June 15, 2013

A recent survey of advertising and marketing professionals conducted by SQAD highlighted the large gap in the industry’s understanding of TV advertising costs compared to display advertising costs. While a majority (58%) of those polled were able to correctly identify which primetime television program (“American Idol”) had the highest 30-second ad price in the first quarter of 2013, a larger majority of those polled (75%) could not properly identify which website category (Finance/Insurance and Investment) reported the highest average CPM in 2012. The survey was conducted at the 2013 ANA Advertising Financial Management Conference.

The survey consisted of two questions and multiple-choice answers using data taken from actual ad buys found in SQAD’s databases. The first question asked, “According to SQAD’s NetCosts®, which first quarter 2013 primetime program series had the highest average thirty second price?” Fifty-eight percent accurately identified “American Idol” as the correct answer with no other answer coming nearly as close. “Glee” and “Two and A Half Men” came in second and third at 17% and 14%, respectively. The average price for a 30-second spot on “American Idol” in the first quarter of 2013 was $275,000, according to NetCosts.

The second question revealed that marketers generally do not know which online display advertising category is most expensive. SQAD asked, “According to SQAD’s WebCosts, which Website Category reported the highest Average CPM for 2012?” The most selected answer was the Entertainment category (30%), trailed by Finance/Insurance and Investment (25%) and Automotive (22%). The correct answer, the Finance/Insurance and Investment category, was overlooked by three quarters of advertising professionals. According to WebCosts, the 2012 average CPM was approximately $22 for all sites in the Finance/Insurance and Investment category and just $9.50 for all sites in the Entertainment category. The Finance/Insurance and Investment category features notable sites such as CNNMoney,, Financial Times and the Wall Street Journal.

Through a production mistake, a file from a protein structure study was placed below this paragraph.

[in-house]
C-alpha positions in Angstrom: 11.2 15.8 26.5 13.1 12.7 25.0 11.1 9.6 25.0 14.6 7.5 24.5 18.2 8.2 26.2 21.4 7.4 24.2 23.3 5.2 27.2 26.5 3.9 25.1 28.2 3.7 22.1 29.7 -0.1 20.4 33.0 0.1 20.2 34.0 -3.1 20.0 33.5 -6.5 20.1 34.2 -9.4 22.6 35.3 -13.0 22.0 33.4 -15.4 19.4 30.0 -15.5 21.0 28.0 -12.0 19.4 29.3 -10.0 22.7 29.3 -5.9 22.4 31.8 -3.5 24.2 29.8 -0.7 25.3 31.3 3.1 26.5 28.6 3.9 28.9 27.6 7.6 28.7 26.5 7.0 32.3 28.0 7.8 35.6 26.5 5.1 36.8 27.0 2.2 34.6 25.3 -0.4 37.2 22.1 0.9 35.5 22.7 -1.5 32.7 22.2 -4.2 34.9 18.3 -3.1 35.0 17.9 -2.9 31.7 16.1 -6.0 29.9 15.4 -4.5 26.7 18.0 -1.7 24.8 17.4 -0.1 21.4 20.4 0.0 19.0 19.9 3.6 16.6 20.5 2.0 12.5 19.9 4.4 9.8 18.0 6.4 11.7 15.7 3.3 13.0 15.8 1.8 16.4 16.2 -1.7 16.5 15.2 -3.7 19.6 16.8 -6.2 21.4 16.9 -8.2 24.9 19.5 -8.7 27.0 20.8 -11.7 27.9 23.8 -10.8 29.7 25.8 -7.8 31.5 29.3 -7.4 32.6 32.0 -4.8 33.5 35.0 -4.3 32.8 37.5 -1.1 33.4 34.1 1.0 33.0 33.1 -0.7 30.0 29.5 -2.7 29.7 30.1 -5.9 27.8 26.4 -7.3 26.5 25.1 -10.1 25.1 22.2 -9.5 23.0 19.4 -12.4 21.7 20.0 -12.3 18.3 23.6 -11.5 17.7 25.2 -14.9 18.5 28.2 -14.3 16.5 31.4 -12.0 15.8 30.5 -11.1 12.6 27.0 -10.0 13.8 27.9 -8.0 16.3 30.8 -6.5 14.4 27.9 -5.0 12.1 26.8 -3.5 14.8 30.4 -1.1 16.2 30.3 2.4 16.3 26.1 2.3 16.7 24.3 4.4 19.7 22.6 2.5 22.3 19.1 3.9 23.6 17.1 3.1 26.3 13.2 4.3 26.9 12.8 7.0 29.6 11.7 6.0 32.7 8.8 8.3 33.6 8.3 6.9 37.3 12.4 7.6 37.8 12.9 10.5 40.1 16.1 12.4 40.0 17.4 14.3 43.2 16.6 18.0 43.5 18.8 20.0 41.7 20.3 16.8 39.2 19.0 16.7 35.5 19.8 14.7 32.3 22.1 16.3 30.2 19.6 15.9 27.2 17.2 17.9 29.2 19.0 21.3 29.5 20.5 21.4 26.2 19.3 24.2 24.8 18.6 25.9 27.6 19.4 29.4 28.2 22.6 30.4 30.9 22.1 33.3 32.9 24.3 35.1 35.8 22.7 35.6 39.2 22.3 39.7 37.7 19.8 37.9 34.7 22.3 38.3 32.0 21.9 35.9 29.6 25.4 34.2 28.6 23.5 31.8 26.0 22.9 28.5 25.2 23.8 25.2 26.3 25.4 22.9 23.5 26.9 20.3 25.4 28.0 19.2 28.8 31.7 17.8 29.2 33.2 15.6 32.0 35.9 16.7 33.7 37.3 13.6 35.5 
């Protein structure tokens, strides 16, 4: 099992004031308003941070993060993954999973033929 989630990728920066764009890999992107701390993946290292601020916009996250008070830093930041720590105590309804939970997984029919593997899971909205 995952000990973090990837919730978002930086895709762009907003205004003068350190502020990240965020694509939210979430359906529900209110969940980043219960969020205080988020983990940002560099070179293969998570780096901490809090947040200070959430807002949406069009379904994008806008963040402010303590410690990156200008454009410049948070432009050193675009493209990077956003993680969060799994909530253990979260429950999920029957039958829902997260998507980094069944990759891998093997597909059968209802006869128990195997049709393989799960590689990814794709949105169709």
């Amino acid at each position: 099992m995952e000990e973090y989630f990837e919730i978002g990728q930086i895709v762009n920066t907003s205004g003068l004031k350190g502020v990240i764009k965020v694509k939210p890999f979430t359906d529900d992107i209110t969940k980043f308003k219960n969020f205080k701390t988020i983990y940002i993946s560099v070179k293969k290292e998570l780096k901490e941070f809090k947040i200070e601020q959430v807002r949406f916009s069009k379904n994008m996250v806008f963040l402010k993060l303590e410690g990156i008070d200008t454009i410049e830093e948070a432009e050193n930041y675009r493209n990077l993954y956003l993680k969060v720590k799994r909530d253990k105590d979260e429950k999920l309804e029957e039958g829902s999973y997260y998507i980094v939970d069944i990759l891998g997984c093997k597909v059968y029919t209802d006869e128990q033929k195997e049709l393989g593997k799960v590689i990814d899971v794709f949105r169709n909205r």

“We are finding that many ad buyers are still in the dark about how much they should be paying for display ads, despite the proliferation of online advertising over the past decade. The opposite is true with broadcast advertising,” said Neil Klar, CEO of SQAD. “The industry needs to make display ad costs more transparent so advertisers can make the right the marketing decisions.”

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